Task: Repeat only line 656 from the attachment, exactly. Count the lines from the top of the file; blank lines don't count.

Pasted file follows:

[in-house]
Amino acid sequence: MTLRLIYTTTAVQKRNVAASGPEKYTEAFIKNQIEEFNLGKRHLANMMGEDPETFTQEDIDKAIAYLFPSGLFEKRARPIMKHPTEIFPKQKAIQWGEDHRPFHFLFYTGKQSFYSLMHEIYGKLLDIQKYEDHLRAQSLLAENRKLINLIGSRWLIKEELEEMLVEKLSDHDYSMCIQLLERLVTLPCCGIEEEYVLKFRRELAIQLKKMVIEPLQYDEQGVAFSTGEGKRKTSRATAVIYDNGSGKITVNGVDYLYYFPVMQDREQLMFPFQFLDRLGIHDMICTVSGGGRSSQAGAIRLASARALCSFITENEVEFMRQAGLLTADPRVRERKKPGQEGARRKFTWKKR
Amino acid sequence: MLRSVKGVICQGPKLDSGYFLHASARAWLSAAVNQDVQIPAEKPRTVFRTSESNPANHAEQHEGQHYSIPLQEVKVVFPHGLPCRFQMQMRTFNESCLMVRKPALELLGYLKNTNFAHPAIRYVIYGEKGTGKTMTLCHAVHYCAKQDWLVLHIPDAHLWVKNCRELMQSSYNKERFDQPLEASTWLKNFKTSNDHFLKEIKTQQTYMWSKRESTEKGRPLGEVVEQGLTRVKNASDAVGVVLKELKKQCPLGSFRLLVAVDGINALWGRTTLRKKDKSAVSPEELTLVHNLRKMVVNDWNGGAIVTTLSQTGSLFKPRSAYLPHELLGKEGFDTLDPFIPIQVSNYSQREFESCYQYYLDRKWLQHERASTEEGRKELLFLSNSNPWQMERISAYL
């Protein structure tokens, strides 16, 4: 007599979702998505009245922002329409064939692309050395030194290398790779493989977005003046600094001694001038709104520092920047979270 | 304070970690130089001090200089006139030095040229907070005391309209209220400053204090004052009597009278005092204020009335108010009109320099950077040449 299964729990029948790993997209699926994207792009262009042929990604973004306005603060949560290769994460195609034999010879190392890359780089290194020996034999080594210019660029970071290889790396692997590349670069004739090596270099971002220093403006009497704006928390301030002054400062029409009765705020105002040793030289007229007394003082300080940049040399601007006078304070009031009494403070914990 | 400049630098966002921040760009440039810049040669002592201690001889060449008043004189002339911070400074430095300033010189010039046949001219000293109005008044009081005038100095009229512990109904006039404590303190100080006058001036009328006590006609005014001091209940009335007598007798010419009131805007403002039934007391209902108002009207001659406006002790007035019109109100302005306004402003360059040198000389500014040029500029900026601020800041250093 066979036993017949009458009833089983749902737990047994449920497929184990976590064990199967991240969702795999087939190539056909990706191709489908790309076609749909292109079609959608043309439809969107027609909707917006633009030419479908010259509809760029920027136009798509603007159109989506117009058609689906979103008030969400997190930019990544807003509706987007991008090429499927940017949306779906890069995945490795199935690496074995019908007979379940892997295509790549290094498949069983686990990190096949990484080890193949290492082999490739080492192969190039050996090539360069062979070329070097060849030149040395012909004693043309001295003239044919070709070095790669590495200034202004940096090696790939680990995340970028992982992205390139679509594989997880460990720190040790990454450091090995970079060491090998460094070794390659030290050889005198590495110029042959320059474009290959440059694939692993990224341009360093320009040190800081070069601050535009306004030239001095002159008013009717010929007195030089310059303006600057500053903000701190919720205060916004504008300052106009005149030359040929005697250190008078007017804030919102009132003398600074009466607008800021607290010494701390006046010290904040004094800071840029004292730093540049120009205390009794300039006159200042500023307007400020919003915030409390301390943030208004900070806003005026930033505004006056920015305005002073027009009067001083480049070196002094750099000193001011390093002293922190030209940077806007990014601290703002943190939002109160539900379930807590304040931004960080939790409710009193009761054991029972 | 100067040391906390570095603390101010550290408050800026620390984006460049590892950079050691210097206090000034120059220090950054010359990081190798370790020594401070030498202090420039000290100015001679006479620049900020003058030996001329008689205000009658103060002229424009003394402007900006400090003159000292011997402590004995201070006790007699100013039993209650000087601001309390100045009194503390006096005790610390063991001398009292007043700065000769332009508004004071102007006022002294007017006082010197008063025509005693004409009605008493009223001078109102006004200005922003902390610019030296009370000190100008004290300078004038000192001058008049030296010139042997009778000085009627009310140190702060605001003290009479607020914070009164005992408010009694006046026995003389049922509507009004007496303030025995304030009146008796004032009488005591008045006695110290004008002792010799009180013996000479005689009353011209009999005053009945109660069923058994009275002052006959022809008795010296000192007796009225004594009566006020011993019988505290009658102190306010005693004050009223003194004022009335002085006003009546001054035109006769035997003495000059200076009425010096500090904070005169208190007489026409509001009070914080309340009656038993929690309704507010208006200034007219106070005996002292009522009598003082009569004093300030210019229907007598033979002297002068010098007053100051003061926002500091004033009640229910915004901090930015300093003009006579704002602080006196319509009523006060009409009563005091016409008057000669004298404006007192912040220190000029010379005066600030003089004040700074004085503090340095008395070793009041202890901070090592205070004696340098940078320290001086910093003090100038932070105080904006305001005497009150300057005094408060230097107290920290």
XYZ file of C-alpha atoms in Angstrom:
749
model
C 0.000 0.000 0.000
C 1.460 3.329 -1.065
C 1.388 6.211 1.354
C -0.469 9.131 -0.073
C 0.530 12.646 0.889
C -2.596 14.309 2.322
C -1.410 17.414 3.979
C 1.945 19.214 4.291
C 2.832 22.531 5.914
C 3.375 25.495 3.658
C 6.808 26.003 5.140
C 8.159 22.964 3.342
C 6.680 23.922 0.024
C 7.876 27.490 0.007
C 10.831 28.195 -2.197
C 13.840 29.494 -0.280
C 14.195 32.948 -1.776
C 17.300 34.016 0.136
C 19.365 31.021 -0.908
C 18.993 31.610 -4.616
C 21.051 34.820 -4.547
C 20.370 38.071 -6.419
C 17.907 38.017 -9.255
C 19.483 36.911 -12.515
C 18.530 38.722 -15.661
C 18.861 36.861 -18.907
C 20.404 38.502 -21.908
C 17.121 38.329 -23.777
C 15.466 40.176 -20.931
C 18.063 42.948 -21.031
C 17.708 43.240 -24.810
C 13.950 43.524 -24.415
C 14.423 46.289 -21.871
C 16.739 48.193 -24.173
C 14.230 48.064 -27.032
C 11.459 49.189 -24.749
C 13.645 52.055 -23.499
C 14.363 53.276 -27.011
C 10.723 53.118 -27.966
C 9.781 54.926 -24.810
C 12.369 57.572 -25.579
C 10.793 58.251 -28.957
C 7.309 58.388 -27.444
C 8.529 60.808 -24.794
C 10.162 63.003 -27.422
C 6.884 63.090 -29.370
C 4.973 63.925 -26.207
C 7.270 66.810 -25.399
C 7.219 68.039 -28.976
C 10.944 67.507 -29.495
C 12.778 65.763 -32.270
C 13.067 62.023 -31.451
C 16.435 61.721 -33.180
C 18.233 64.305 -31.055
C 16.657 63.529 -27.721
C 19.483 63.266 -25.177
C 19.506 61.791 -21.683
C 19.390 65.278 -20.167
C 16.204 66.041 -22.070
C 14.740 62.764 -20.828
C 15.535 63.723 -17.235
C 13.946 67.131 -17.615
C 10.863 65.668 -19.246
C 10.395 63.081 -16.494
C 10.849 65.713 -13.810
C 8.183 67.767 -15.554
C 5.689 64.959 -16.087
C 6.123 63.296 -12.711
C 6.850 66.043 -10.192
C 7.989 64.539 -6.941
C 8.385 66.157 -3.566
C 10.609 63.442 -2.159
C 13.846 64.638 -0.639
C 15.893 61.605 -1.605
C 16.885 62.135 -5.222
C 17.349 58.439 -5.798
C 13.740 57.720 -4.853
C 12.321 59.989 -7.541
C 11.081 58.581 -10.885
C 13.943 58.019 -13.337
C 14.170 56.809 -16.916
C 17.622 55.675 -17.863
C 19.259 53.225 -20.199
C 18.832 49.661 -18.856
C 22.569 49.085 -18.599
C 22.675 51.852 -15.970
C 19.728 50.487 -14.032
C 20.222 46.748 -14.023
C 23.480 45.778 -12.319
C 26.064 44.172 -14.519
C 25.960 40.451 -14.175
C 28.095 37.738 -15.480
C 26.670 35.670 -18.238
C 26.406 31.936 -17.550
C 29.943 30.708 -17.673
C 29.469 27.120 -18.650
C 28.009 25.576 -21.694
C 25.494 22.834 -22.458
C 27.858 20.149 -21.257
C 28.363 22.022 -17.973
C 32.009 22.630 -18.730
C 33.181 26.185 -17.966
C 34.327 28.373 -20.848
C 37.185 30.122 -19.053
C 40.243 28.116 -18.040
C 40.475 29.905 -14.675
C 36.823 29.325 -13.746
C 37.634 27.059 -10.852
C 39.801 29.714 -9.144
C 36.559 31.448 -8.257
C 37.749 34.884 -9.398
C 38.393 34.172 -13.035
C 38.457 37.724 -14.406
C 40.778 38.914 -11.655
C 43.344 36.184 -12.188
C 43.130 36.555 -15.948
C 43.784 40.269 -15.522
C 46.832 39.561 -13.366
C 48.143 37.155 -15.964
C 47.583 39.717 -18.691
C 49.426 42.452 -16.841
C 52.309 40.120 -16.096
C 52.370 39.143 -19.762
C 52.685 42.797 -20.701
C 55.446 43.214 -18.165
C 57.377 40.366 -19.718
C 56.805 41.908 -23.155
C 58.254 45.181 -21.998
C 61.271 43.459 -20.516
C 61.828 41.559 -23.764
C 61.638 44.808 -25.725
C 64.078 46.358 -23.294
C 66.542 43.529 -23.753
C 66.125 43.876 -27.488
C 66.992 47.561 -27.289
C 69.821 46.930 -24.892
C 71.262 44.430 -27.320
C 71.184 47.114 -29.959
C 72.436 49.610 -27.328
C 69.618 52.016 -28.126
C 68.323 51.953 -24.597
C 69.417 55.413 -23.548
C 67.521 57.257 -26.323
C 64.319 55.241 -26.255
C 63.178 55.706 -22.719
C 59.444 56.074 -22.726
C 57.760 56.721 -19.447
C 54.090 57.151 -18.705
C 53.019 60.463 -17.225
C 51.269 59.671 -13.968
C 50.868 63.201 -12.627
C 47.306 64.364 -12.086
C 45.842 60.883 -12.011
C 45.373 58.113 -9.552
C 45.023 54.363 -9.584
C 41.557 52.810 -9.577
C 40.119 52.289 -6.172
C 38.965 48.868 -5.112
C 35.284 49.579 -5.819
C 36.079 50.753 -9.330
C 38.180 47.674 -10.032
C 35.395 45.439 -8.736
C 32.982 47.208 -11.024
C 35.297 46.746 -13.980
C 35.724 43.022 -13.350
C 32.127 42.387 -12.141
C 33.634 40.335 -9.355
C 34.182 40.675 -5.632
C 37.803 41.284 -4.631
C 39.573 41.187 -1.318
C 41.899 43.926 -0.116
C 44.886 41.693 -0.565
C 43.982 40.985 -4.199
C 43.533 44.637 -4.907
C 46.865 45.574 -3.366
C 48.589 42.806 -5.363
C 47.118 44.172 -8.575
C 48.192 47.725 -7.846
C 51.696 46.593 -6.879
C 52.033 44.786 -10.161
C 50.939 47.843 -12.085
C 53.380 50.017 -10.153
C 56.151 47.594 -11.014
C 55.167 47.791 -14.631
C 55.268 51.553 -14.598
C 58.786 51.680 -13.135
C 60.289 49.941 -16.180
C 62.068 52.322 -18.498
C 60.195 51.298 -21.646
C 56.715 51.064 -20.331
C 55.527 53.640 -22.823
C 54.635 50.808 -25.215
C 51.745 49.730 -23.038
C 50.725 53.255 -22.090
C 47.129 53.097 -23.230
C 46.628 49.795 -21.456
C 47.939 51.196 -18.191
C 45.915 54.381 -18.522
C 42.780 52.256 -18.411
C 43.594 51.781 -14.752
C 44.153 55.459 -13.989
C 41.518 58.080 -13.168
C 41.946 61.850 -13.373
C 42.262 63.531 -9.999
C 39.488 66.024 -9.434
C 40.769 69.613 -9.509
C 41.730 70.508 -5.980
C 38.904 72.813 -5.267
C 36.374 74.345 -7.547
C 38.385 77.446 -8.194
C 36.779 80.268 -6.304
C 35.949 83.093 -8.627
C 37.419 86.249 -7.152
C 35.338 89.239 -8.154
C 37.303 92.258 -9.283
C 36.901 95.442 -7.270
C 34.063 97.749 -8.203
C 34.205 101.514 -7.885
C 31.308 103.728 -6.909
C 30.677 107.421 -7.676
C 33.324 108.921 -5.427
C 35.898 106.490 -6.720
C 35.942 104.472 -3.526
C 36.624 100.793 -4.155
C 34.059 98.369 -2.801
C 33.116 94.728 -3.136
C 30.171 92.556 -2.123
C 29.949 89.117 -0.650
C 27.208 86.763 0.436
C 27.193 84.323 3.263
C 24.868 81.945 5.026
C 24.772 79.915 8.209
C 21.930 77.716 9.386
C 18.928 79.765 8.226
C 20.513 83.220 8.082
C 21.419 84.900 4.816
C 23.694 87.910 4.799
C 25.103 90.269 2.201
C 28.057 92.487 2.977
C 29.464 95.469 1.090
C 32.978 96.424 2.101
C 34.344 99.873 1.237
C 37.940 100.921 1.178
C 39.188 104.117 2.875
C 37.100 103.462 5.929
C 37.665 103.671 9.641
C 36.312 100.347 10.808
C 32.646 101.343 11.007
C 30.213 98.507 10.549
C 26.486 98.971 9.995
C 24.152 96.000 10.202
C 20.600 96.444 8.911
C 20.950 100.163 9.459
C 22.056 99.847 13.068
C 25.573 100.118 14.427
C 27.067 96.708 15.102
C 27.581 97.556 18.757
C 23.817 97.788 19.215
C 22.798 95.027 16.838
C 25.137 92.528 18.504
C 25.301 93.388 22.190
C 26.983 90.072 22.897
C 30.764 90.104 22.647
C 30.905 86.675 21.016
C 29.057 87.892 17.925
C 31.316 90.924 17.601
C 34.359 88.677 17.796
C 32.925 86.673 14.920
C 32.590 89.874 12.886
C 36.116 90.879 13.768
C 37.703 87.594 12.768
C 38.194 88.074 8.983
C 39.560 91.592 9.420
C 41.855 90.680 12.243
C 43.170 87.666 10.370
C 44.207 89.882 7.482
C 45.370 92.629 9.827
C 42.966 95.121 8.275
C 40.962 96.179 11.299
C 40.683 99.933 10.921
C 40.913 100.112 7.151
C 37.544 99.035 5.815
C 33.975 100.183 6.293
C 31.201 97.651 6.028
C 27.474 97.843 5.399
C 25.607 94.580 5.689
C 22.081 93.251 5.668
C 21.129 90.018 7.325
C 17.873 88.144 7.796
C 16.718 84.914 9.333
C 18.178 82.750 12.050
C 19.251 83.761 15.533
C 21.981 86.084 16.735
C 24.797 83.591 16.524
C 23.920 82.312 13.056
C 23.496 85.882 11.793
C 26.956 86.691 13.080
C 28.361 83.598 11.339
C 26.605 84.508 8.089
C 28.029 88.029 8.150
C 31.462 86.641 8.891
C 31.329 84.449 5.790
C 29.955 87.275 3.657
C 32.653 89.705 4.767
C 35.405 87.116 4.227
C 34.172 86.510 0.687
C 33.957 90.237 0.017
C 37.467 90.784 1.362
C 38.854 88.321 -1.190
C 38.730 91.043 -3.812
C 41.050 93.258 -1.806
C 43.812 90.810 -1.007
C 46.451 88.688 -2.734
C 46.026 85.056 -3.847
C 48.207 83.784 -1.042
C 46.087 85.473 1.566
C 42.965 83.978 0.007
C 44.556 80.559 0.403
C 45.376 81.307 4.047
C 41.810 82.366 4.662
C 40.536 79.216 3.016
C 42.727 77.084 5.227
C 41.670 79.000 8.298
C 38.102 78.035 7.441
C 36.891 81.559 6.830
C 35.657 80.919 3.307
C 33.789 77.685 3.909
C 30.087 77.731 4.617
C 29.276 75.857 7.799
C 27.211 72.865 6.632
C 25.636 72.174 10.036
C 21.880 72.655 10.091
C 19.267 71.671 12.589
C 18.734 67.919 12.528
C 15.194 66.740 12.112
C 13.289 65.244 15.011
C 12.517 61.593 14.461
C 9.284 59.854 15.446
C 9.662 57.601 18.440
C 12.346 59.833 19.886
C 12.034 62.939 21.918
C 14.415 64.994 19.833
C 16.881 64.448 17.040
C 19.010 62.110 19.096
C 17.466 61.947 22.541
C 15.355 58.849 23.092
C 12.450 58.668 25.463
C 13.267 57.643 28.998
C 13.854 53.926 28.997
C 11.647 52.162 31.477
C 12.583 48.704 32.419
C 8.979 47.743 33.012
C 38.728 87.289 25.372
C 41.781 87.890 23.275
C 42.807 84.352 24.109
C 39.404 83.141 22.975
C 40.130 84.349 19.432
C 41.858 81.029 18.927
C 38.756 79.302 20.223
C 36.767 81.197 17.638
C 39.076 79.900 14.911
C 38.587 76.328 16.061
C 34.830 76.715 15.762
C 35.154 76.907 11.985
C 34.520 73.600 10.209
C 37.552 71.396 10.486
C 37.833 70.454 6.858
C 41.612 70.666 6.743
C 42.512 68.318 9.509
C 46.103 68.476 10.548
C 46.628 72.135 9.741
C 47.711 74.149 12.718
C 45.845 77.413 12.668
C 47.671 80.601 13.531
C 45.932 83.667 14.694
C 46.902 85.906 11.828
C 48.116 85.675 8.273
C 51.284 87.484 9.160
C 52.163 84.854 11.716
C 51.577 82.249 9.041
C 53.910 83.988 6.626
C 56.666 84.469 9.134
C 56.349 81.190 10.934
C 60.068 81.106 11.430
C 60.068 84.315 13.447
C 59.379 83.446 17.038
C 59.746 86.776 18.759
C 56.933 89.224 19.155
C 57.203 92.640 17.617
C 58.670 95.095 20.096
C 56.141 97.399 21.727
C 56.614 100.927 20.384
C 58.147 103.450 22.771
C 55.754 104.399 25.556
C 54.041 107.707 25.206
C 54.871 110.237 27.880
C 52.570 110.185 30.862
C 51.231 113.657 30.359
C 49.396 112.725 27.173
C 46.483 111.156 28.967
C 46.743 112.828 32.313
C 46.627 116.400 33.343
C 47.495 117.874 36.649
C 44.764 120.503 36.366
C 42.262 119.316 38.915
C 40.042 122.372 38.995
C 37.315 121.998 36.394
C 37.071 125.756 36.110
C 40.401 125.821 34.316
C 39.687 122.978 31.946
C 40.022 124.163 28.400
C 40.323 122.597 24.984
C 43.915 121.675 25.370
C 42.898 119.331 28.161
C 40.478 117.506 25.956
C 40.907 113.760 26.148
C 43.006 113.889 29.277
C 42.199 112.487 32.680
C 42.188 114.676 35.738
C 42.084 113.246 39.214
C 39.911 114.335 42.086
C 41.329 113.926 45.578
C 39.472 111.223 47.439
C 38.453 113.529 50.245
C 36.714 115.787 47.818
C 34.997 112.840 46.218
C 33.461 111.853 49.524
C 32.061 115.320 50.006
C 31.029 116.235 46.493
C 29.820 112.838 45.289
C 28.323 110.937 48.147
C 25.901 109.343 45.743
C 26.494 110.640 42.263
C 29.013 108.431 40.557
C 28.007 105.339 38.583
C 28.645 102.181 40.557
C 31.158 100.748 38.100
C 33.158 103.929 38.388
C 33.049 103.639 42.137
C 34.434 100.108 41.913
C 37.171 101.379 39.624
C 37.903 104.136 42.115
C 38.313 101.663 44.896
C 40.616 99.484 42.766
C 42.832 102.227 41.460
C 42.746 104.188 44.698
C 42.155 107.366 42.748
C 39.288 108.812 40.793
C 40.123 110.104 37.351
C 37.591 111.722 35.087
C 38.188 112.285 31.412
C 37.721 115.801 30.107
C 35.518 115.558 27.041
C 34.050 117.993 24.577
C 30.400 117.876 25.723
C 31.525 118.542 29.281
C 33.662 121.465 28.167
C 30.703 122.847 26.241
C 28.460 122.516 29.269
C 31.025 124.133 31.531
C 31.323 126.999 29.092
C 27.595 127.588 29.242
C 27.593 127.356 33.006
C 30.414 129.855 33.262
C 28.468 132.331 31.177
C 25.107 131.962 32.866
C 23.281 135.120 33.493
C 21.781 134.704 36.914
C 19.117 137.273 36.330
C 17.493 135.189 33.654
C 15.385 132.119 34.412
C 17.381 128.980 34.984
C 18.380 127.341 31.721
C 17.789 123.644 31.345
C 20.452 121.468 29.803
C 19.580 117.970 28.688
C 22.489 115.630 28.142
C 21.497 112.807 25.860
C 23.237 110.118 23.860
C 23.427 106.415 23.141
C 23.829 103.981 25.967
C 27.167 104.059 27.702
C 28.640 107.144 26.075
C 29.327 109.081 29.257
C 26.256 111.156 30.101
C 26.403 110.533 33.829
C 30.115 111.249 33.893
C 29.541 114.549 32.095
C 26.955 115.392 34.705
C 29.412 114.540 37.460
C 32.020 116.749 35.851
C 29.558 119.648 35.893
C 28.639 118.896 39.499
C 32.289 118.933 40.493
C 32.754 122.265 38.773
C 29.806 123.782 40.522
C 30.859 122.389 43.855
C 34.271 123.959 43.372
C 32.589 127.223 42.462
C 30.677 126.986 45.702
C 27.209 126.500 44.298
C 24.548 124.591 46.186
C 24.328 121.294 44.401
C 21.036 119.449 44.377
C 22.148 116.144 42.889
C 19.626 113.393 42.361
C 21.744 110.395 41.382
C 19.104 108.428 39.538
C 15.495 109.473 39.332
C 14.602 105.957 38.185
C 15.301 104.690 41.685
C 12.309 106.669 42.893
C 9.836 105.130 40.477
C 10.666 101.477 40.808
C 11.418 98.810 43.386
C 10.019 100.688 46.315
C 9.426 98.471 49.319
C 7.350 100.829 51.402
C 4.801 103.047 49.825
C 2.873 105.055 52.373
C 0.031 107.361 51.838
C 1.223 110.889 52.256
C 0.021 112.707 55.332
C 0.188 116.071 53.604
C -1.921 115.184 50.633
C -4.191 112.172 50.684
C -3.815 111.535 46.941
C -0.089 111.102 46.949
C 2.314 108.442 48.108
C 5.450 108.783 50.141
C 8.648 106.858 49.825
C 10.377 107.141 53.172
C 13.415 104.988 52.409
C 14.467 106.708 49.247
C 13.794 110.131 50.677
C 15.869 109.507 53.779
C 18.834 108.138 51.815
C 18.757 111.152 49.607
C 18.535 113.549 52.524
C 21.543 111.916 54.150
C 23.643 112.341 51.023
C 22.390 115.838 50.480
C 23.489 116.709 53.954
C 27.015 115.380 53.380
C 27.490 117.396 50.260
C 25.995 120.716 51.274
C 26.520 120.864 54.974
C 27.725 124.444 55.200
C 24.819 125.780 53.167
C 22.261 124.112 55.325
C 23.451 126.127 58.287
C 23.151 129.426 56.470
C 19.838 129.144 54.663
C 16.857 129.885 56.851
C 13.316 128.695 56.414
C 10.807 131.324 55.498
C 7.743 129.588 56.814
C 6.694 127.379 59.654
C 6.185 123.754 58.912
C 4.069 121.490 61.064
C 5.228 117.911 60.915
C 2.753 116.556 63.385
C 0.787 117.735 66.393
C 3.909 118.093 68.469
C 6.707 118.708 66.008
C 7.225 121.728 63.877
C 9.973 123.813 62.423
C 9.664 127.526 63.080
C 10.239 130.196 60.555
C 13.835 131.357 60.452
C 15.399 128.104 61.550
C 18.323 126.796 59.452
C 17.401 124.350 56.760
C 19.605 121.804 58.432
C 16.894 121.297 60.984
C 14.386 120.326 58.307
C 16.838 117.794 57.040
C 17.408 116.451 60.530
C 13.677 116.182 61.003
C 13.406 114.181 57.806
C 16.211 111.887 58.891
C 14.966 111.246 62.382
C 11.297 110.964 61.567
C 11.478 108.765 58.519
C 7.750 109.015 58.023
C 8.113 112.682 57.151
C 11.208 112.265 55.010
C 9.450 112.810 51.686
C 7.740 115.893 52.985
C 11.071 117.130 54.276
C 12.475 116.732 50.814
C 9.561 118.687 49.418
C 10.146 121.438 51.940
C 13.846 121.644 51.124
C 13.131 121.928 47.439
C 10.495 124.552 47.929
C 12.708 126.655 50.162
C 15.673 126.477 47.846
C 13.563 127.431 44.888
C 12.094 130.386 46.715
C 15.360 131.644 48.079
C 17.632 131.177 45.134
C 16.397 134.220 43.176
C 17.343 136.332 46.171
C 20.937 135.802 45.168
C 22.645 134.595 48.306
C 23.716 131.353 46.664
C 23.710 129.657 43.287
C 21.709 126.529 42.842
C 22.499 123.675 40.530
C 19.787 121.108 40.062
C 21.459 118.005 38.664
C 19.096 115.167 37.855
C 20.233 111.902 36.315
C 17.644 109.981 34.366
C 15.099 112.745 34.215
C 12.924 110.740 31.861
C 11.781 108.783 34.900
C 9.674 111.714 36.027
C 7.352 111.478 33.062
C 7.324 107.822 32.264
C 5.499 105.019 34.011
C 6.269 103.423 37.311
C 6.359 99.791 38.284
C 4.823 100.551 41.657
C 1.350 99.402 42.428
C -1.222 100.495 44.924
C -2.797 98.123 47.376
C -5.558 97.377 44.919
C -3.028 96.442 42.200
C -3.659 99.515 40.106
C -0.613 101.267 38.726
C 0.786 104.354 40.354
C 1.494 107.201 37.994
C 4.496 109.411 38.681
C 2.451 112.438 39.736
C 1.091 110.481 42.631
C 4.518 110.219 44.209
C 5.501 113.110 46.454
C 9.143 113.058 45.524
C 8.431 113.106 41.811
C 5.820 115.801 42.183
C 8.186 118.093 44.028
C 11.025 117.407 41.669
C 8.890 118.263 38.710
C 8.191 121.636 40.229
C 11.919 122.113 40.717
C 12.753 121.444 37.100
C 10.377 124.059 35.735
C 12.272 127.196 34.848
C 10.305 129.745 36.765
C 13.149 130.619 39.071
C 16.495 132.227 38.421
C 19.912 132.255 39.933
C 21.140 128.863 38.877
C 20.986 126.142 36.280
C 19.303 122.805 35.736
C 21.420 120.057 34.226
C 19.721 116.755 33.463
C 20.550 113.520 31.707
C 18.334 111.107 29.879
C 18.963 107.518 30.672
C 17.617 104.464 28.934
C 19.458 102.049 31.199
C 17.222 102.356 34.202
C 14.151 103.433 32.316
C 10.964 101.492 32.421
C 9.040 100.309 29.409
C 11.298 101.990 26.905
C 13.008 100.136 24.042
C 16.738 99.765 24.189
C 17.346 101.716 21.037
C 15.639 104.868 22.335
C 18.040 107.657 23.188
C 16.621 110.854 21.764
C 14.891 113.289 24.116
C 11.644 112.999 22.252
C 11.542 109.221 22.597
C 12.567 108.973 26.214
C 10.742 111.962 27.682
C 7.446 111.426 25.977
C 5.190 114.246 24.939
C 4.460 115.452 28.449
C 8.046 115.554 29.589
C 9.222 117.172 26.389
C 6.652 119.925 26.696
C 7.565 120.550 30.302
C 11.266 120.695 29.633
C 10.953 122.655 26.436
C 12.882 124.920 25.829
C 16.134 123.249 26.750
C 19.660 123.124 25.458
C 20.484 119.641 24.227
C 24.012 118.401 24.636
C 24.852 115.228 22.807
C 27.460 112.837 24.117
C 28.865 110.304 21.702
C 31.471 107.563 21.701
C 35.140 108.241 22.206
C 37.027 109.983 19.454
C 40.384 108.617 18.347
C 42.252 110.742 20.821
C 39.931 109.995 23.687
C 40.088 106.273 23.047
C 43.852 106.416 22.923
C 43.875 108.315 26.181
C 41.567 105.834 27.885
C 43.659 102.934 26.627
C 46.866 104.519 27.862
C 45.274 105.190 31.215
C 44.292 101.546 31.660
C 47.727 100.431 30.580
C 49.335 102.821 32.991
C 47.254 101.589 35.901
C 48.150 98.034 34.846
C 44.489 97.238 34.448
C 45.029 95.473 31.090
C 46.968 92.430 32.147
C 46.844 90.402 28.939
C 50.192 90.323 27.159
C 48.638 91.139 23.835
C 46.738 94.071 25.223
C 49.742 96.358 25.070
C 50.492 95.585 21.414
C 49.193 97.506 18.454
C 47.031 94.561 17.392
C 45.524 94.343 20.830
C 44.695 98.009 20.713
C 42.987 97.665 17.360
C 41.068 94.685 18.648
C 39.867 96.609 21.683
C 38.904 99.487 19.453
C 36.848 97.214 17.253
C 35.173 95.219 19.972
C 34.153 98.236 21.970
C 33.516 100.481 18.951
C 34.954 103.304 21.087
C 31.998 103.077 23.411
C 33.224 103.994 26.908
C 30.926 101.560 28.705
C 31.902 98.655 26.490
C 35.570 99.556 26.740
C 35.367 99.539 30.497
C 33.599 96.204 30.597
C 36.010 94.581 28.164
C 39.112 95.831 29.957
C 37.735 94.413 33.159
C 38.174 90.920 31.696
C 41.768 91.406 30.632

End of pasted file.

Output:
C 10.377 124.059 35.735